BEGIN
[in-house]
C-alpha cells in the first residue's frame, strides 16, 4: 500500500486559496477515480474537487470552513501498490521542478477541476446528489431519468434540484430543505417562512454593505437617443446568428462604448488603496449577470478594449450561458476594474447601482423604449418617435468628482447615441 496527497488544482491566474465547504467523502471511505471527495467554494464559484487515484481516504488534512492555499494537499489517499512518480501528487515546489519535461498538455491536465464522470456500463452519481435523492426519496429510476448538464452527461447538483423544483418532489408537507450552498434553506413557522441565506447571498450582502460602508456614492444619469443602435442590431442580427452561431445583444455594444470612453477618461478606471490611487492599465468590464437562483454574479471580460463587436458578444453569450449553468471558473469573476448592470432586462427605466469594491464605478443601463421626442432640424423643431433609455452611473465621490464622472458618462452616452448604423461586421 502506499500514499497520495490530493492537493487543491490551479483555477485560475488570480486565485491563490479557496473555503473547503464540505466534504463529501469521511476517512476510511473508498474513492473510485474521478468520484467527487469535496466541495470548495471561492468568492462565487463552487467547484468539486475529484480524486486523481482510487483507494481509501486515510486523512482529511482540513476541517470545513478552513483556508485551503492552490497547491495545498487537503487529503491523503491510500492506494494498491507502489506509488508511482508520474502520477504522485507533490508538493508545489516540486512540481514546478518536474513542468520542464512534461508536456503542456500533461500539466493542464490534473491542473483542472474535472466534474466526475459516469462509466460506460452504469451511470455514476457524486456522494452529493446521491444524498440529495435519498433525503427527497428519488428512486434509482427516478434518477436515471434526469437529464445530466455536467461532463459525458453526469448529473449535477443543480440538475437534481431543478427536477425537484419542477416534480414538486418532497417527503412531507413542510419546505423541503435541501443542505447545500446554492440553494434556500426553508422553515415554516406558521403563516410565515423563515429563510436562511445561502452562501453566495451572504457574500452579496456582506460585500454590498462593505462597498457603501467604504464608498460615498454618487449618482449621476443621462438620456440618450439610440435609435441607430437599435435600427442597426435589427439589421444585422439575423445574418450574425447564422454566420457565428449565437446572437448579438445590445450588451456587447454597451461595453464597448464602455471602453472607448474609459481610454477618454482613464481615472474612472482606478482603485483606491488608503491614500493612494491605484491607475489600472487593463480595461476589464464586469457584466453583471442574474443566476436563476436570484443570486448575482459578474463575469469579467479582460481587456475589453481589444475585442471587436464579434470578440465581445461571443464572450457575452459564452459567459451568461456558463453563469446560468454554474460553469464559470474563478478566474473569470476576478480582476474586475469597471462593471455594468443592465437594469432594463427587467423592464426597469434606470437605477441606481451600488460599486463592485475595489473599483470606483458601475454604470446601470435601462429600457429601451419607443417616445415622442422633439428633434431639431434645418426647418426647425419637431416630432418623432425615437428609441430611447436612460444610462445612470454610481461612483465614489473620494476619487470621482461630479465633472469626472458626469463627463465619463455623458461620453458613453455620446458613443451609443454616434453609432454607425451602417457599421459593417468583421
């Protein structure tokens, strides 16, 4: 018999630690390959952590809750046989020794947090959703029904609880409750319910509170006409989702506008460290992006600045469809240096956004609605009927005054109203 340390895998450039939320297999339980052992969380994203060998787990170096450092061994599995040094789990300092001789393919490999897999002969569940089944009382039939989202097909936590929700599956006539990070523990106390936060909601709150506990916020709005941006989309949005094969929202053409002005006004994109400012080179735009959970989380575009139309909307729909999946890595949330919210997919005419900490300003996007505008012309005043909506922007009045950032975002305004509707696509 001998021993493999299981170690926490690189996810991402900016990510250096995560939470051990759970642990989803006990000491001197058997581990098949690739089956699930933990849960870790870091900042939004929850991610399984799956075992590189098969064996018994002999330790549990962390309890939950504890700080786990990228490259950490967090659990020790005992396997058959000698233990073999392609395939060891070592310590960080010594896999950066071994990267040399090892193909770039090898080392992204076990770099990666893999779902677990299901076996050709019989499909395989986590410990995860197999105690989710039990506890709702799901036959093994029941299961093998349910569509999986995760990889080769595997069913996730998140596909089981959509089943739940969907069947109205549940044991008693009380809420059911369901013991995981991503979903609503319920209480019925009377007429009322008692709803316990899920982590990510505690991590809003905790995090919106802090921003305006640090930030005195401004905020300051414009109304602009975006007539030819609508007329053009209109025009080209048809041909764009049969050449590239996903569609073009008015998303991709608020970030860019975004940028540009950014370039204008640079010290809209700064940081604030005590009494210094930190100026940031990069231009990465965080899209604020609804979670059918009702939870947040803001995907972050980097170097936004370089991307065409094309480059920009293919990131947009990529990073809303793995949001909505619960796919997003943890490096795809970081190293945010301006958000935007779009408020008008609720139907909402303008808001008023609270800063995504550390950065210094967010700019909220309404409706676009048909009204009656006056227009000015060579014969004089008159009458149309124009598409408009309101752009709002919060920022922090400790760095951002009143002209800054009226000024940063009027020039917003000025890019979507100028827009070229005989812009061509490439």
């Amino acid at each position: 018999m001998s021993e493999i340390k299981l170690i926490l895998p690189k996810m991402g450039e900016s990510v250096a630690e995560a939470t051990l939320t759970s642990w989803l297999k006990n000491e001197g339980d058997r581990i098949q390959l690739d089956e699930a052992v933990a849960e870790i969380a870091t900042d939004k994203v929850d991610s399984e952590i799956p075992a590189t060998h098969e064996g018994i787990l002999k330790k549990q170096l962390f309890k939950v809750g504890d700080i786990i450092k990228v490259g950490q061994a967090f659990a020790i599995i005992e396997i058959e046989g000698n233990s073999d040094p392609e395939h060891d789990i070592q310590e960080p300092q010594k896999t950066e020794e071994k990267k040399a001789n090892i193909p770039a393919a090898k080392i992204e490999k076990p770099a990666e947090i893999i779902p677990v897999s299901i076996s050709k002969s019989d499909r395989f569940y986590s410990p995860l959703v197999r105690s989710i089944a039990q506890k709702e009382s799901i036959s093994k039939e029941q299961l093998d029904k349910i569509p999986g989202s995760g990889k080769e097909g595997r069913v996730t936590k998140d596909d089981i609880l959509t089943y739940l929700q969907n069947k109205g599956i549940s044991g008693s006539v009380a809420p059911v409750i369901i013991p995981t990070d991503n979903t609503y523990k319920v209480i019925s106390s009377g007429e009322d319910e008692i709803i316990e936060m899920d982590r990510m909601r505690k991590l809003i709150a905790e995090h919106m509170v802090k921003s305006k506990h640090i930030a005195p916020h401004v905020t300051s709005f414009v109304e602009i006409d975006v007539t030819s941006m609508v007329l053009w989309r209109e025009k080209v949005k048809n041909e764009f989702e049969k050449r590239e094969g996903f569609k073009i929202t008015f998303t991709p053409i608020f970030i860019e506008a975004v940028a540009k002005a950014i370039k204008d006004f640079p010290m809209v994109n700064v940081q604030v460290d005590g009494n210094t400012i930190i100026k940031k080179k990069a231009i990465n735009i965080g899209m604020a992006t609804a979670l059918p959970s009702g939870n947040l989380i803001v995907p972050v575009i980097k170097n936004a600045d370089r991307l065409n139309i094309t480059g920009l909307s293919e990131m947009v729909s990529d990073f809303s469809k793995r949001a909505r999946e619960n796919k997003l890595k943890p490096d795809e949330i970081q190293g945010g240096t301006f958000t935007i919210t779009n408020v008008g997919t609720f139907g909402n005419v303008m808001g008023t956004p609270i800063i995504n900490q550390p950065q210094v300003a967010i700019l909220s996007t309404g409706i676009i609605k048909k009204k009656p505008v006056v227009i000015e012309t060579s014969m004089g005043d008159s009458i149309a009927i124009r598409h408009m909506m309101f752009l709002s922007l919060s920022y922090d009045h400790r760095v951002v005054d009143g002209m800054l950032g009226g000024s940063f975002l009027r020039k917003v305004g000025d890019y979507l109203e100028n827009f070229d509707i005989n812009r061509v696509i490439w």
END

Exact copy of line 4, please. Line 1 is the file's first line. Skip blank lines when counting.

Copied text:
């Amino acid at each position: 018999m001998s021993e493999i340390k299981l170690i926490l895998p690189k996810m991402g450039e900016s990510v250096a630690e995560a939470t051990l939320t759970s642990w989803l297999k006990n000491e001197g339980d058997r581990i098949q390959l690739d089956e699930a052992v933990a849960e870790i969380a870091t900042d939004k994203v929850d991610s399984e952590i799956p075992a590189t060998h098969e064996g018994i787990l002999k330790k549990q170096l962390f309890k939950v809750g504890d700080i786990i450092k990228v490259g950490q061994a967090f659990a020790i599995i005992e396997i058959e046989g000698n233990s073999d040094p392609e395939h060891d789990i070592q310590e960080p300092q010594k896999t950066e020794e071994k990267k040399a001789n090892i193909p770039a393919a090898k080392i992204e490999k076990p770099a990666e947090i893999i779902p677990v897999s299901i076996s050709k002969s019989d499909r395989f569940y986590s410990p995860l959703v197999r105690s989710i089944a039990q506890k709702e009382s799901i036959s093994k039939e029941q299961l093998d029904k349910i569509p999986g989202s995760g990889k080769e097909g595997r069913v996730t936590k998140d596909d089981i609880l959509t089943y739940l929700q969907n069947k109205g599956i549940s044991g008693s006539v009380a809420p059911v409750i369901i013991p995981t990070d991503n979903t609503y523990k319920v209480i019925s106390s009377g007429e009322d319910e008692i709803i316990e936060m899920d982590r990510m909601r505690k991590l809003i709150a905790e995090h919106m509170v802090k921003s305006k506990h640090i930030a005195p916020h401004v905020t300051s709005f414009v109304e602009i006409d975006v007539t030819s941006m609508v007329l053009w989309r209109e025009k080209v949005k048809n041909e764009f989702e049969k050449r590239e094969g996903f569609k073009i929202t008015f998303t991709p053409i608020f970030i860019e506008a975004v940028a540009k002005a950014i370039k204008d006004f640079p010290m809209v994109n700064v940081q604030v460290d005590g009494n210094t400012i930190i100026k940031k080179k990069a231009i990465n735009i965080g899209m604020a992006t609804a979670l059918p959970s009702g939870n947040l989380i803001v995907p972050v575009i980097k170097n936004a600045d370089r991307l065409n139309i094309t480059g920009l909307s293919e990131m947009v729909s990529d990073f809303s469809k793995r949001a909505r999946e619960n796919k997003l890595k943890p490096d795809e949330i970081q190293g945010g240096t301006f958000t935007i919210t779009n408020v008008g997919t609720f139907g909402n005419v303008m808001g008023t956004p609270i800063i995504n900490q550390p950065q210094v300003a967010i700019l909220s996007t309404g409706i676009i609605k048909k009204k009656p505008v006056v227009i000015e012309t060579s014969m004089g005043d008159s009458i149309a009927i124009r598409h408009m909506m309101f752009l709002s922007l919060s920022y922090d009045h400790r760095v951002v005054d009143g002209m800054l950032g009226g000024s940063f975002l009027r020039k917003v305004g000025d890019y979507l109203e100028n827009f070229d509707i005989n812009r061509v696509i490439w």